If I ever go looking for my heart's desire again, I won't look any further than my own backyard.
That was Dorothy Gale's great revelation at the end of "The Wizard of Oz." But the quote also now applies to Mike Keiser, who has found the missing piece to his Bandon Dunes Golf Resort expansion puzzle -- in his own backyard.
I recently called Keiser to ask about the progress of one of his projects, Sand Valley in Wisconsin. And yet again, the wizard of pure golf destinations broke news to me about the further development of Bandon, the Oz to avid amateurs all over the world.
What is commonly referred to as the Sheep Ranch, a 300-acre parcel of land with a mysterious golf course only a few miles north of the entrance to Bandon Dunes, will soon become the popular resort's fifth 18-hole course.
"It should happen in the next two years," Keiser said. "The site is spectacular. Approval is easy because we already own the land. Irrigation shouldn't be an issue. But we're not in any rush."
The "we" in this case refers to Keiser and Phil Friedmann, who was Keiser's partner in their Chicago-based greeting card business and both have been co-owners of the Sheep Ranch since late 1990s.
"After we sold the company, we both went off and did our own thing," Keiser said. "And after looking at so many other possibilities for further expansion to Bandon Dunes, I got to thinking, 'What if?'"
Although Friedmann has never been as passionate about golf and course development as his partner, sources say Friedmann has recently been spending a lot of time traveling to other golf destinations and doing due diligence on the work of course architects, with an emphasis on Gil Hanse.
"Gil is the front runner for the Sheep Ranch," Keiser said. "But it's not a done deal."
Hanse and his firm's partner Jim Wagner have both toured the property. Keiser has been trying to hire Hanse for over a decade on what was going to be called Bandon Muny, at least 27 holes 25 minutes south of the resort. After years of stalled and complicated negotiations with the Bureau of Land Management and the Oregon State Park's Department, Keiser walked away last year and started looking at other options for expansion.
"That was disappointing," said Josh Lesnik, President of Kemper Sports, which has managed Bandon Dunes since before it opened. "But when it didn't work out with the Muny concept, I never imagined something as good as this would come out of it. The Sheep Ranch is a better site. It's closer. In hindsight, it's really a gift that Muny didn't happen."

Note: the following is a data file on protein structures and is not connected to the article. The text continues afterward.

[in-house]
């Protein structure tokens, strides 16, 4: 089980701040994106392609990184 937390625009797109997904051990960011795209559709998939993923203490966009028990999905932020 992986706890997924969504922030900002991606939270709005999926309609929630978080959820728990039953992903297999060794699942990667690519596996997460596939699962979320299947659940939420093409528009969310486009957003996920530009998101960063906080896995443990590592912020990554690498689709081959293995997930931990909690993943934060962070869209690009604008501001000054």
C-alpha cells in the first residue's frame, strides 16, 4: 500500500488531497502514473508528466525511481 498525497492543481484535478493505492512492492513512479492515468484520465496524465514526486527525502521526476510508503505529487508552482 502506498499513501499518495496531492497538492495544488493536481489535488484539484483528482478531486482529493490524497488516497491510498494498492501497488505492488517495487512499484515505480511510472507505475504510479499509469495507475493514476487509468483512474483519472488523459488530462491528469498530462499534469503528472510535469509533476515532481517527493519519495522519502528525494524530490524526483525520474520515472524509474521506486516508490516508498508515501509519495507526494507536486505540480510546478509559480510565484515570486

Regardless of its proximity to the resort, it has always been a distant cousin to Bandon's golf portfolio. A mystery to most of Bandon's clientele, if you ask about a tee time at the Sheep Ranch, you get a phone number to the caretaker of the land. And if you reach him, and the course is open, he might give you access for about $50 per person. As for upkeep and irrigation, there has always been the bare minimum. Greens are mowed and fairways are knocked down occasionally. Mother Nature handles the watering of the grass and you decide on teeing areas.
"There's at least as much ocean-front property at the Sheep Ranch than what was used for Bandon Dunes and Pacific combined," Lesnik said. "If Bandon Dunes isn't already considered the best pure golf destination in the world, then this is the type of site that will put it over the top. It's crazy good. It's really unbelievable."
Just to recap, Keiser opened Bandon Dunes in '99 with one course and a little lodging. Pacific Dunes, a second course, opened in 2001. Which was followed by more lodging and courses: Bandon Trails (2005), Old Macdonald (2010), Bandon Preserve (2012), a 13-hole, par-3 course, and the Punchbowl putting course (2014).
Tom Doak is scheduled to build what would be his third design on property, an 11-hole, par-3 course. But plans have been shelved for now. According to Keiser, that addition probably won't start until the first or second quarter of 2017. And there are even questions deep within the Keiser camp about whether or not this addition is absolutely necessary at this point.
Regardless, Keiser relentlessly continues to grow his game.
He opened Cabot Cliffs this summer, the second course at Cabot Links in Inverness, Nova Scotia. The first course at Sand Valley in Nekoosa, Wis., also opened for preview play this summer, and the second course is almost halfway through development. He seems cautiously optimistic about a new course in Embo, Scotland, which neighbors Royal Dornoch.
And it's that project that could decide the fate of which architect goes where and when as Keiser continues to lay down a yellow brick road of "golf as it was meant to be."
If Embo receives approval from environmentalists and locals, the best guess is that Bill Coore & Ben Crenshaw take their show to Scotland. (Coore has already made multiple visits.) And if there's a third course at Sand Valley, there's a good chance Mike DeVries, who built Kingsley Club near Traverse City, Mich., and Cape Wickham in Tasmania, might follow Coore and Crenshaw and David McLay Kidd with a third 18-hole course in Nekoosa, Wis.
"The Sheep Ranch is the best site we've ever seen for a new golf course," Hanse said. "And it's not just the land along the coast. What's inland is just as good. When Jim and I walked the property we were doing cartwheels."
Now click your golf shoes three times and say the magic words: There's no place like Bandon Dunes.